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Recent years have witnessed a resurgence of nativism, the practice or policy of favoring native-born citizens over immigrants, across the United States. This nativist sentiment is expressed as a growing distrust of the immigrants already in the country and a strong desire to tighten laws that keep others out. Nowhere has this sentiment been more evident than in California. In 1994, California legislators introduced thirty bills concerning legal and illegal immigration, and the state's residents produced two related ballot initiatives.
One of these initiatives was Proposition 187. Ostensibly, the purpose of this proposition was to deny certain publicly funded social and health care services to illegal immigrants and to prevent their enrollment in tax-supported educational institutions. Called by its supporters the Save Our State initiative, Proposition 187 became a lightning rod, diverting attention from the soured economy to immigration.
By 1994, California was in the midst of that state's worst recession since the Great Depression. During the early 1990s, the Golden State suffered numerous economic setbacks associated with military base closures and defense industry cutbacks. Nearly one million jobs were lost, state tax revenues declined, and the state experienced repeated budget deficits.
Proponents of Proposition 187 argued that California had become a welfare magnet for illegal immigrants at an estimated cost to California taxpayers of more than $5 billion a year. Stemming the tide of illegal immigration was necessary to halt the spread of disease, eliminate overcrowding in schools, and prevent wage rates from dropping still further as unemployed illegals competed for scarce jobs in a shrinking economy.
During the 1994 California election, both the gubernatorial and senatorial candidates debated the problems associated with immigration, offered immigration plans, and took positions on Proposition 187. This controversial proposition was approved by 59% of California voters. The propositions popularity with voters gives rise to two questions: How did the politicization of the immigration issue by both gubernatorial and senatorial candidates influence voting? and Were the state's economic condition and the strong appeal of Proposition 187 to voters related?
We argue that voter support for Proposition 187 is an example of cyclical nativism and that the impetus for this nativism was the sagging California economy. We develop hypotheses about how nativist attitudes might be reflected in the voting behavior of specific groups, and we test these hypotheses using Voter News Service (VNS) exit-poll data from the November 1994 California election. We formulate a two-stage probit model, which allows us to incorporate the political context surrounding the passage of this measure. We conclude that the California economy had an extremely strong, if not determining, effect on the passage of Proposition 187.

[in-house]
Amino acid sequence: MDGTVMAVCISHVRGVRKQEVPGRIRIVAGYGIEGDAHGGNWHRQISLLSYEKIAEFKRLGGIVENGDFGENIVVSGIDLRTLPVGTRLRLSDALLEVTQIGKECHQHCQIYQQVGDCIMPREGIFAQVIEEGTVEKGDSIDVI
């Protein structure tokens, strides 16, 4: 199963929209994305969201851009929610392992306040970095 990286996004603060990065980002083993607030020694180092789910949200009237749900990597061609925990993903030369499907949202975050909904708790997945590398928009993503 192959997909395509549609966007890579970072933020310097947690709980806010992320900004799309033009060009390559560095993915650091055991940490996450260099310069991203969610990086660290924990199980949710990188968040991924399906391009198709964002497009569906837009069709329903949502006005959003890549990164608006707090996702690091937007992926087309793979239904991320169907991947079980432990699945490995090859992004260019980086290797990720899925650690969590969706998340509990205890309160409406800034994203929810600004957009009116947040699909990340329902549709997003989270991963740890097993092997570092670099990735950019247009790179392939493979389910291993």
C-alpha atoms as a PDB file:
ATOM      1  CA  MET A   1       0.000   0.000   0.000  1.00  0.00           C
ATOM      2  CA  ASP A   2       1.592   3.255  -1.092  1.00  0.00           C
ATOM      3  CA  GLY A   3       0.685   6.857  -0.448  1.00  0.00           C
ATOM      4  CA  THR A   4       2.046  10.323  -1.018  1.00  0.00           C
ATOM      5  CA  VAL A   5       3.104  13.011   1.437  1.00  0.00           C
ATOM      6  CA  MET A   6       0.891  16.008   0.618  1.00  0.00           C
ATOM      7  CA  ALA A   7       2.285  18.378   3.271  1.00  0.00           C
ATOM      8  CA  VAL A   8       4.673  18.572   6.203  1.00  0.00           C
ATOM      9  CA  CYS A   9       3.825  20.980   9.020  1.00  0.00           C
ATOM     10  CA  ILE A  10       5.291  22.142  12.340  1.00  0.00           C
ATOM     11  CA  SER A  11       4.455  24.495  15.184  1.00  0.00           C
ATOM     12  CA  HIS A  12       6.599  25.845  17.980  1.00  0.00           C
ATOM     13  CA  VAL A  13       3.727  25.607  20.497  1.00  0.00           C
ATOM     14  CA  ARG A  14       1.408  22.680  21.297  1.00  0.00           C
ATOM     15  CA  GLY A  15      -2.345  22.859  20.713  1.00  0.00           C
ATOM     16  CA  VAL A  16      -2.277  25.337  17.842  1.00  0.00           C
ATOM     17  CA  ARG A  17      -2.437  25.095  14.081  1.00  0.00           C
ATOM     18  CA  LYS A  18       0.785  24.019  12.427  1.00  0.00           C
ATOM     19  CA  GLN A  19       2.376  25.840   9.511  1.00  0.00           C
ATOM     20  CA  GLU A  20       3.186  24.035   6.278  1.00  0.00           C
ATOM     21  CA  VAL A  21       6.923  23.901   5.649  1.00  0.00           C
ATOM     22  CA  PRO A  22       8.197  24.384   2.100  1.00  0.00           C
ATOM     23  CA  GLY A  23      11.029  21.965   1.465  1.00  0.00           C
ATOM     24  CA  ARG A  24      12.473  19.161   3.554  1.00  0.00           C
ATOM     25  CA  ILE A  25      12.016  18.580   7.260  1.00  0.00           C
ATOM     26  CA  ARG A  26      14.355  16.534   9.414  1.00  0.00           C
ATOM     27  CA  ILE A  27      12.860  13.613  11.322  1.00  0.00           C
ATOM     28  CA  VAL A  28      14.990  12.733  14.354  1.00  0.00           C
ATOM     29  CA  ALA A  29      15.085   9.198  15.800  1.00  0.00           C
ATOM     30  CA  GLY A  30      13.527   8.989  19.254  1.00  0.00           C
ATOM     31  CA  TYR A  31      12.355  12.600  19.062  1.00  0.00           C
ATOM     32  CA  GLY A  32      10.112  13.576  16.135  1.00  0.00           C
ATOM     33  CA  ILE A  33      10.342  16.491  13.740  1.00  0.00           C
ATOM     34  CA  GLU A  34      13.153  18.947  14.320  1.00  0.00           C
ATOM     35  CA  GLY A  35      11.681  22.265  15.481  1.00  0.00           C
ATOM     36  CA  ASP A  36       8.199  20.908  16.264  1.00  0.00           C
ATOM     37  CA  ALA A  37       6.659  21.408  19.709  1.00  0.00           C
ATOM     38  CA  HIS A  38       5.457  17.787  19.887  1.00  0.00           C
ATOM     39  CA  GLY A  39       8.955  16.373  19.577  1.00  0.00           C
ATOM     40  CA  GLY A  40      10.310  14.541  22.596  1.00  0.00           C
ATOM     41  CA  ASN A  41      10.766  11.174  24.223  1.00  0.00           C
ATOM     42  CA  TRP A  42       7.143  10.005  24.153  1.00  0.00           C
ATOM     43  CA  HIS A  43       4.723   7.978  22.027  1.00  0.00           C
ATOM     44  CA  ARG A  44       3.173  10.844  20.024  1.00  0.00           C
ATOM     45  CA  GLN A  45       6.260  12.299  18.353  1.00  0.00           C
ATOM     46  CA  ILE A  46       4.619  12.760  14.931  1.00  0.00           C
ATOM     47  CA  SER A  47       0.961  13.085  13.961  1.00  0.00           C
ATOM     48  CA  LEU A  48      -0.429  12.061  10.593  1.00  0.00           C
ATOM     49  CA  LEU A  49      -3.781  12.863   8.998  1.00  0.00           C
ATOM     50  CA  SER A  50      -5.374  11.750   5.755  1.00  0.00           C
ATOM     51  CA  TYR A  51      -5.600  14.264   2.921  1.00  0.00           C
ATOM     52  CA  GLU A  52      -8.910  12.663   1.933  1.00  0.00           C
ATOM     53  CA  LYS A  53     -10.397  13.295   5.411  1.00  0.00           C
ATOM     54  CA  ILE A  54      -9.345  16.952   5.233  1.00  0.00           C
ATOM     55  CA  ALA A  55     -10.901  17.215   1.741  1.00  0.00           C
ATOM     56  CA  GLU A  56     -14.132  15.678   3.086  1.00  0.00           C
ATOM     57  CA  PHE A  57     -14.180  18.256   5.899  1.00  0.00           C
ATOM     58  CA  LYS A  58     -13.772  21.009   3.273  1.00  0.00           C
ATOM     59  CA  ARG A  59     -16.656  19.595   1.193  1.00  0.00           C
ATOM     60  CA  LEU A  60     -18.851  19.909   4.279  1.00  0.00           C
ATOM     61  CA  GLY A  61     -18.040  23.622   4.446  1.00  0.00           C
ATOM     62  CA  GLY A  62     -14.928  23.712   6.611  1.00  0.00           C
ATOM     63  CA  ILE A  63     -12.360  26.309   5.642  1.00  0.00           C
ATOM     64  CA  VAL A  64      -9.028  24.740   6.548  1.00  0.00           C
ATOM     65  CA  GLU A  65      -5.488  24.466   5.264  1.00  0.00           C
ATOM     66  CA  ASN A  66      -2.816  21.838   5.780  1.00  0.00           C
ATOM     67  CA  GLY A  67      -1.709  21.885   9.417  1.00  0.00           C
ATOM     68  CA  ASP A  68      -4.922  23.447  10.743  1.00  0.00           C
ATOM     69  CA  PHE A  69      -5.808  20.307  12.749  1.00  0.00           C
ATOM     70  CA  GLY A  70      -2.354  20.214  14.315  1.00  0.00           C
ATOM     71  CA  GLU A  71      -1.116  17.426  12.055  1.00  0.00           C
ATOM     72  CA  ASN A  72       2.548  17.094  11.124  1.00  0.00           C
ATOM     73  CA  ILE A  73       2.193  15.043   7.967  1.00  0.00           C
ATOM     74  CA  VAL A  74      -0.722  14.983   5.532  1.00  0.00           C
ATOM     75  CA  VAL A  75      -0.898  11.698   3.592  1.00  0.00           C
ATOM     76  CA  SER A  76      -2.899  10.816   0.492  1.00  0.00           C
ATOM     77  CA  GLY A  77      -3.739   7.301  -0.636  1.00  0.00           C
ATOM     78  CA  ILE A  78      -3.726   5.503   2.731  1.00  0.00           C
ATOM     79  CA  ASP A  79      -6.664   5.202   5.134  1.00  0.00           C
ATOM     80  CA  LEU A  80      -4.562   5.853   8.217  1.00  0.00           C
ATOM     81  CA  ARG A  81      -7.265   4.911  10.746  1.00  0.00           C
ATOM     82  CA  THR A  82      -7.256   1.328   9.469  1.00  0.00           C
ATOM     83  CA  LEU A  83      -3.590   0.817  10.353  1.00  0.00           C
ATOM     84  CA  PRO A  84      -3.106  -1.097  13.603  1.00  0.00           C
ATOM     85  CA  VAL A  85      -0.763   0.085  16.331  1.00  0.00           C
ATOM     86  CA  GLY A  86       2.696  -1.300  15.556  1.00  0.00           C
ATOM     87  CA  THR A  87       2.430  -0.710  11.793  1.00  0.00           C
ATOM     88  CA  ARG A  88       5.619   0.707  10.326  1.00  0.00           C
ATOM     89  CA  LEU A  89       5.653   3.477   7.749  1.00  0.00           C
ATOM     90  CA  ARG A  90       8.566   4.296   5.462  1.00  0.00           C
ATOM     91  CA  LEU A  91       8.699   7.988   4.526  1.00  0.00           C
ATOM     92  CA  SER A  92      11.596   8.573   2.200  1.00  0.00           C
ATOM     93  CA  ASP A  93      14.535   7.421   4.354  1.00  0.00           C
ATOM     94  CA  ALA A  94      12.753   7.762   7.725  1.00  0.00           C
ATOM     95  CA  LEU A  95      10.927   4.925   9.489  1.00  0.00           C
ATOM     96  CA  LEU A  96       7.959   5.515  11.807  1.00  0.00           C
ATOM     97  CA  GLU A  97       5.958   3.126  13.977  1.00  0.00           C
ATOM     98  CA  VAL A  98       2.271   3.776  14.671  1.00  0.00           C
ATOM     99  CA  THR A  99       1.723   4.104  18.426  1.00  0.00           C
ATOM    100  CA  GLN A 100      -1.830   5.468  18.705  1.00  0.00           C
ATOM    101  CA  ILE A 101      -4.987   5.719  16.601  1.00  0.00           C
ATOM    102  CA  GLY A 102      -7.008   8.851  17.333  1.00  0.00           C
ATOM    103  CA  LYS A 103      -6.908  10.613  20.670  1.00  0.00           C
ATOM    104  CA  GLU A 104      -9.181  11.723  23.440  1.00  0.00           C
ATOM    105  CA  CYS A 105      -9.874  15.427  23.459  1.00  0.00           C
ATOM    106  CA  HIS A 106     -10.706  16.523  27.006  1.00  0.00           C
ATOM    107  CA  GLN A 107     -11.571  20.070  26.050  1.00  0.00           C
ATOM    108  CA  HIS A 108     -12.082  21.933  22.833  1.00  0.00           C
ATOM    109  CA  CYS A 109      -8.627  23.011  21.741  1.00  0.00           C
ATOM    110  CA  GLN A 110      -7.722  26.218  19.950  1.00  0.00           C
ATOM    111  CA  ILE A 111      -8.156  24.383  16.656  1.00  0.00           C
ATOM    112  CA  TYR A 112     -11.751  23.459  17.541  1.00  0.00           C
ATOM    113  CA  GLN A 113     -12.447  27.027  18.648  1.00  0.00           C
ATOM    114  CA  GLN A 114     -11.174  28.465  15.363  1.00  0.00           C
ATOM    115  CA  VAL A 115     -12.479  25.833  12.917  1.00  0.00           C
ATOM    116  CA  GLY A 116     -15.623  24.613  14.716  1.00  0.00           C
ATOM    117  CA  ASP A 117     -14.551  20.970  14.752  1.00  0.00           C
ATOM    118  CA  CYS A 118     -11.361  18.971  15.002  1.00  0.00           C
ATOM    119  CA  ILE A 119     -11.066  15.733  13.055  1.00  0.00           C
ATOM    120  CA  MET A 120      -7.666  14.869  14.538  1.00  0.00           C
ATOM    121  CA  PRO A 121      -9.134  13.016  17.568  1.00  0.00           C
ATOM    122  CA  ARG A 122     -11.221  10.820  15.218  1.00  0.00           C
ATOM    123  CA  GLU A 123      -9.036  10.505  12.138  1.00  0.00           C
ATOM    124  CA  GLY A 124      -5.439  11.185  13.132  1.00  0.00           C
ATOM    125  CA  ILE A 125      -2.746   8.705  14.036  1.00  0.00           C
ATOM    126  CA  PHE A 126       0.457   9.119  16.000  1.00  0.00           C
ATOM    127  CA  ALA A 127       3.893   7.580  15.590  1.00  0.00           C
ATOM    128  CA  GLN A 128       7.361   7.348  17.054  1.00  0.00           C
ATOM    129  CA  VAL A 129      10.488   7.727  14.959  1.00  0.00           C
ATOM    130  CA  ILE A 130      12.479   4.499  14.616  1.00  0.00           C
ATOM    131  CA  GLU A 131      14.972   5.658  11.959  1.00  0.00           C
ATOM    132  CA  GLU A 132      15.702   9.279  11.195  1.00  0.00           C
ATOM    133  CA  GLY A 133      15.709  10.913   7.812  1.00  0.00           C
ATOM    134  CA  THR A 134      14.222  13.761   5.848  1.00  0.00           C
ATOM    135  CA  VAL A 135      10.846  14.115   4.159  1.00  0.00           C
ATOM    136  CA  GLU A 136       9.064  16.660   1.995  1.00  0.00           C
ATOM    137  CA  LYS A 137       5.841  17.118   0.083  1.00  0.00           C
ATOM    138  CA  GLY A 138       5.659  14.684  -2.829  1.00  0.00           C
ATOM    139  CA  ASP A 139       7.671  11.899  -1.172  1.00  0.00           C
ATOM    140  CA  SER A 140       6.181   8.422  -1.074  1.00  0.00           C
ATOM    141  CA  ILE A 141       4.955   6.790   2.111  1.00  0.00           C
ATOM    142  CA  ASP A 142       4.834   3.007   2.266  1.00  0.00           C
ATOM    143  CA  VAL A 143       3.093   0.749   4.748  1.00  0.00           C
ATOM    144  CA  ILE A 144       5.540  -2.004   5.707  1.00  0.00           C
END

Voting for Propositions: Economics and Information
There is a paucity of research linking economic conditions with voting on ballot propositions. A recent study by Bowler and Donovan (1994) finds that, although voters are less likely, because of risk aversity, to adopt ballot propositions when economic conditions are poor, such measures may pass as a result of notoriety and subject matter. Because of this study's ambivalence, it does not provide a satisfactory explanation for the voter approval of Proposition 187.
However, a study of immigration policy opinion by Citrin et al. (1997) reveals a link between a worsening national economy and support for restrictionist immigration policy. Historical examples support this connection. The United States has enacted and enforced immigration restrictions to coincide with economic downturns and justified these restrictions with the nativist arguments of depressed wages, displaced workers, and scarce resources (Hutchinson, 198 1:492-504). For example, a review of the long-term relationship between the United States and Mexico reveals three cycles of increased nativism toward legal and illegal Mexican immigrants which have coincided with economic downturns brought about by wars and stagflation and have resulted in stricter immigration laws (Cornelius, 1982).
California has also viewed immigration in economic terms and has relied on nativist policies when resources were perceived to be scarce or competition for these resources intensified. For example, in 1920, California voters enacted an initiative that prohibited immigrants from owning land if they were racially ineligible for citizenship. These findings and examples suggest that an individual's view of the state's economy would be important in determining his or her support for Proposition 187.
Voters are also influenced by the information they receive. During an initiative election, standard election information shortcuts, such as a party identification or past experience, on which candidate voting decisions are usually based, are absent (Downs, 1957; Fiorina, 1981; Key, 1966). Because the information published by the state in the ballot pamphlet provides too many details and the initiative campaign offers too few shortcuts, voters may seek ways to reduce the information costs of voting on propositions (Cronin, 1989; Magleby, 1984).
In the 1994 California election, voters turned to an alternative source of information--candidate …